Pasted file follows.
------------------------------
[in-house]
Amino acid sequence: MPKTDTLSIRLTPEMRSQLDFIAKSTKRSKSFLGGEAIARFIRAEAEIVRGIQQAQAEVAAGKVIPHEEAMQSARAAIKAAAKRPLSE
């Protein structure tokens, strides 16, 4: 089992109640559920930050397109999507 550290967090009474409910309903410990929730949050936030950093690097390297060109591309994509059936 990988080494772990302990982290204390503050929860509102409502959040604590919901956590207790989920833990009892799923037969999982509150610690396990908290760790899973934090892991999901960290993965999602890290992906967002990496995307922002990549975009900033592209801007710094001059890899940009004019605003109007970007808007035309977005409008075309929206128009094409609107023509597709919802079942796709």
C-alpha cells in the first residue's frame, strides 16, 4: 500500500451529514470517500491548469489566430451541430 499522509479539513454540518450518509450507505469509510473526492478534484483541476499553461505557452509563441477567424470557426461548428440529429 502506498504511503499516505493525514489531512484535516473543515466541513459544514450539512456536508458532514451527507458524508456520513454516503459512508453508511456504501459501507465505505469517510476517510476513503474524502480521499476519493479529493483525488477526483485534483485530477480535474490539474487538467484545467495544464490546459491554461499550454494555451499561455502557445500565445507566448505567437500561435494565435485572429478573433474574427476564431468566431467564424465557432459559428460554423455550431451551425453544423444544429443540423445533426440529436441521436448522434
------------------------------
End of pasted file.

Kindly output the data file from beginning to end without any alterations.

[in-house]
Amino acid sequence: MPKTDTLSIRLTPEMRSQLDFIAKSTKRSKSFLGGEAIARFIRAEAEIVRGIQQAQAEVAAGKVIPHEEAMQSARAAIKAAAKRPLSE
């Protein structure tokens, strides 16, 4: 089992109640559920930050397109999507 550290967090009474409910309903410990929730949050936030950093690097390297060109591309994509059936 990988080494772990302990982290204390503050929860509102409502959040604590919901956590207790989920833990009892799923037969999982509150610690396990908290760790899973934090892991999901960290993965999602890290992906967002990496995307922002990549975009900033592209801007710094001059890899940009004019605003109007970007808007035309977005409008075309929206128009094409609107023509597709919802079942796709």
C-alpha cells in the first residue's frame, strides 16, 4: 500500500451529514470517500491548469489566430451541430 499522509479539513454540518450518509450507505469509510473526492478534484483541476499553461505557452509563441477567424470557426461548428440529429 502506498504511503499516505493525514489531512484535516473543515466541513459544514450539512456536508458532514451527507458524508456520513454516503459512508453508511456504501459501507465505505469517510476517510476513503474524502480521499476519493479529493483525488477526483485534483485530477480535474490539474487538467484545467495544464490546459491554461499550454494555451499561455502557445500565445507566448505567437500561435494565435485572429478573433474574427476564431468566431467564424465557432459559428460554423455550431451551425453544423444544429443540423445533426440529436441521436448522434